Reggie showed up without his wife.
The wife was a short woman. She had some practices that usually increased the space she occupied – the smell of tobacco, the size in her chair, the volume she laughed with, her large wiry curly bouffant, and her hope-filled aura.
“Where’s your wife Reggie?”
Reggie had sat down with his usual socially acceptable moderate expression.
It was common for his wife to accompany him to my clinic and if she wasn’t there, it was only for purposes of work. She prioritized him, it was clear. However, her work was inconsistent, money was always tight, and she would most often have to travel when the opportunities arose. Being a temp in nursing was like that. Reggie was so proud of her and looked at her in that mix-matched role that any relationship between one person and another always is. In Reggie’s case, sometimes she was his parent, lover, friend, enemy, caregiver, and now, what?
If you’ve been reading this blog for long, you know I love the concept of Time. I fantasize a little about separating Time from space and yes, at some moments, think I am all that. (Wink.) When I asked Reggie, “Where’s your wife?” I might have done it, though not pleasantly. Something happened there that was inter-dimensional. Because he was transformed. His face didn’t melt or droop. There wasn’t a process to it. Rather he was sitting like a normal Reggie and then he was wasn’t. Between normal and transformed, to me, reality changed. The between was a crack that was a different reality. A black space without Time.
“She left me. She left me. I begged her not to, and she did.”
Reggie’s wife had done something personal. She went and died.
Even when Reggie stopped crying, he looked bewildered, raw and like the faucet was going to poor a lot more. We did get to start talking a bit about how much his wife loved him. We speculated about the love remaining after she died.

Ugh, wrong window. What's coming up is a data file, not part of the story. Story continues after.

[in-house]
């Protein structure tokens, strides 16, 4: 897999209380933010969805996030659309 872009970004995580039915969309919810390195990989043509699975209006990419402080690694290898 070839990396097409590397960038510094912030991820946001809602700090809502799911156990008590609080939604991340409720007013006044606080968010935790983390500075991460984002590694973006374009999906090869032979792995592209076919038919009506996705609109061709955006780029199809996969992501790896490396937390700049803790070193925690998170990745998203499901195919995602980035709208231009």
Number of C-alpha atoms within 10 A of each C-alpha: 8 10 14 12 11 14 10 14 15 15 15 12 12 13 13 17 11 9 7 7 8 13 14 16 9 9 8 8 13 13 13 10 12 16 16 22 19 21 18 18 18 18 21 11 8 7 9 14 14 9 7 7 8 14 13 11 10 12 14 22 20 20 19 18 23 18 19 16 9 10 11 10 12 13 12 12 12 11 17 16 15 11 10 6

“I wish I knew! I wish I knew she was somewhere good and I wish I knew if she could see me.…”
Reggie wished he could remain connected to the love.
During our treatment together for over a decade, Reggie complied with our medical treatment in the context of that love. Reggie honored his wife by taking care of himself. He even lifted up his illnesses like an offering to her. I was struck with the concern of what kind of treatment compliance Reggie would shift to if he thought he was living without love. I was concerned that he would not value himself, including the respect he was able to show his illness without the company of his wife’s value and respect
The way that we honor those we love and those who love us, is by honoring our own selves.
It is intuitive in our nature to believe that we can’t live without love. Where does love go when we die?
This brings us to another premise in, “God and self-care,” – there is no self-care without Love.
The argument psychiatry has with the concept of Love is that sensing it, knowing it, perceiving it, is all a part of our modular brain, therefore no more than grey matter. Thus implied that it is diminished.
Question: Does it diminish Love for you, knowing that our perception of Love is as mapped out as that, even able to be man-handled, turned on or off by neuronal signals?
Please tell us your thoughts. Keep on.
Self-care Tip: Find Love for self-care.